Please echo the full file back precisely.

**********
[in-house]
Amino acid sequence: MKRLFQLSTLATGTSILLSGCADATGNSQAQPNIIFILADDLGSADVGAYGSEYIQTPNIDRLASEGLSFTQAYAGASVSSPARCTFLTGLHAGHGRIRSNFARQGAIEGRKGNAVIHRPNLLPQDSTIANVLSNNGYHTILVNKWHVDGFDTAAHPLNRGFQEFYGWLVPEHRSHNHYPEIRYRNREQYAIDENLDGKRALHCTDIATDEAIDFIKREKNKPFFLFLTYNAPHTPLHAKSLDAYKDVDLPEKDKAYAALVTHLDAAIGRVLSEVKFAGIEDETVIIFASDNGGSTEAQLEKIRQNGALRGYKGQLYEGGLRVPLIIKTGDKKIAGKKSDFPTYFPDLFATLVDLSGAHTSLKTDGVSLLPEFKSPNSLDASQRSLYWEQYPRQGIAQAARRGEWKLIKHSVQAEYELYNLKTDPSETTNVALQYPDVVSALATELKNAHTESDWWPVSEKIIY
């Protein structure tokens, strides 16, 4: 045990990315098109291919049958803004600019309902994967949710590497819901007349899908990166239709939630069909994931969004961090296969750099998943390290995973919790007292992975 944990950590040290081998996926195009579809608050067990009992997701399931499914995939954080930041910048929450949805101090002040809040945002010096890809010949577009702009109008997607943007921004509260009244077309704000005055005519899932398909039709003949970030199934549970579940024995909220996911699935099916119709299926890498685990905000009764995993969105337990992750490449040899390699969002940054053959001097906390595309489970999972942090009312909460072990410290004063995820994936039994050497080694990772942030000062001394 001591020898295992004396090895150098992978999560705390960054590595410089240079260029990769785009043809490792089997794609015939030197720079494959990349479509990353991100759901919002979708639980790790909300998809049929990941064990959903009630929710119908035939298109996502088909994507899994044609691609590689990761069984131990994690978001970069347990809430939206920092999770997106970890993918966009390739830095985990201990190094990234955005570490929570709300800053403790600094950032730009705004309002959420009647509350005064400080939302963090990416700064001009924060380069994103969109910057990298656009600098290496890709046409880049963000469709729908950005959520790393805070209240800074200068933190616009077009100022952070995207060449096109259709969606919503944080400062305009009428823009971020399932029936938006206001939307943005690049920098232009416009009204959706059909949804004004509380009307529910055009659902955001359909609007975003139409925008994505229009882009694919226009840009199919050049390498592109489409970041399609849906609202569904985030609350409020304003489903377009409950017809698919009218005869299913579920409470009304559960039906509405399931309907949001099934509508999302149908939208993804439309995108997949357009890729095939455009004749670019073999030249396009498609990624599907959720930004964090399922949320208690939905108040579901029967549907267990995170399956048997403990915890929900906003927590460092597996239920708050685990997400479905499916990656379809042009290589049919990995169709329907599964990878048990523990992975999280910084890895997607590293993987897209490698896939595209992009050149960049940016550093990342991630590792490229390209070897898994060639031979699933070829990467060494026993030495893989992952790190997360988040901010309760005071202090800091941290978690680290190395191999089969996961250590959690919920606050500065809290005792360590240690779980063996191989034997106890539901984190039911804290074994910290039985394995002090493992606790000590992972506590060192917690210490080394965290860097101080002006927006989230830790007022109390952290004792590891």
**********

[in-house]
Amino acid sequence: MKRLFQLSTLATGTSILLSGCADATGNSQAQPNIIFILADDLGSADVGAYGSEYIQTPNIDRLASEGLSFTQAYAGASVSSPARCTFLTGLHAGHGRIRSNFARQGAIEGRKGNAVIHRPNLLPQDSTIANVLSNNGYHTILVNKWHVDGFDTAAHPLNRGFQEFYGWLVPEHRSHNHYPEIRYRNREQYAIDENLDGKRALHCTDIATDEAIDFIKREKNKPFFLFLTYNAPHTPLHAKSLDAYKDVDLPEKDKAYAALVTHLDAAIGRVLSEVKFAGIEDETVIIFASDNGGSTEAQLEKIRQNGALRGYKGQLYEGGLRVPLIIKTGDKKIAGKKSDFPTYFPDLFATLVDLSGAHTSLKTDGVSLLPEFKSPNSLDASQRSLYWEQYPRQGIAQAARRGEWKLIKHSVQAEYELYNLKTDPSETTNVALQYPDVVSALATELKNAHTESDWWPVSEKIIY
């Protein structure tokens, strides 16, 4: 045990990315098109291919049958803004600019309902994967949710590497819901007349899908990166239709939630069909994931969004961090296969750099998943390290995973919790007292992975 944990950590040290081998996926195009579809608050067990009992997701399931499914995939954080930041910048929450949805101090002040809040945002010096890809010949577009702009109008997607943007921004509260009244077309704000005055005519899932398909039709003949970030199934549970579940024995909220996911699935099916119709299926890498685990905000009764995993969105337990992750490449040899390699969002940054053959001097906390595309489970999972942090009312909460072990410290004063995820994936039994050497080694990772942030000062001394 001591020898295992004396090895150098992978999560705390960054590595410089240079260029990769785009043809490792089997794609015939030197720079494959990349479509990353991100759901919002979708639980790790909300998809049929990941064990959903009630929710119908035939298109996502088909994507899994044609691609590689990761069984131990994690978001970069347990809430939206920092999770997106970890993918966009390739830095985990201990190094990234955005570490929570709300800053403790600094950032730009705004309002959420009647509350005064400080939302963090990416700064001009924060380069994103969109910057990298656009600098290496890709046409880049963000469709729908950005959520790393805070209240800074200068933190616009077009100022952070995207060449096109259709969606919503944080400062305009009428823009971020399932029936938006206001939307943005690049920098232009416009009204959706059909949804004004509380009307529910055009659902955001359909609007975003139409925008994505229009882009694919226009840009199919050049390498592109489409970041399609849906609202569904985030609350409020304003489903377009409950017809698919009218005869299913579920409470009304559960039906509405399931309907949001099934509508999302149908939208993804439309995108997949357009890729095939455009004749670019073999030249396009498609990624599907959720930004964090399922949320208690939905108040579901029967549907267990995170399956048997403990915890929900906003927590460092597996239920708050685990997400479905499916990656379809042009290589049919990995169709329907599964990878048990523990992975999280910084890895997607590293993987897209490698896939595209992009050149960049940016550093990342991630590792490229390209070897898994060639031979699933070829990467060494026993030495893989992952790190997360988040901010309760005071202090800091941290978690680290190395191999089969996961250590959690919920606050500065809290005792360590240690779980063996191989034997106890539901984190039911804290074994910290039985394995002090493992606790000590992972506590060192917690210490080394965290860097101080002006927006989230830790007022109390952290004792590891």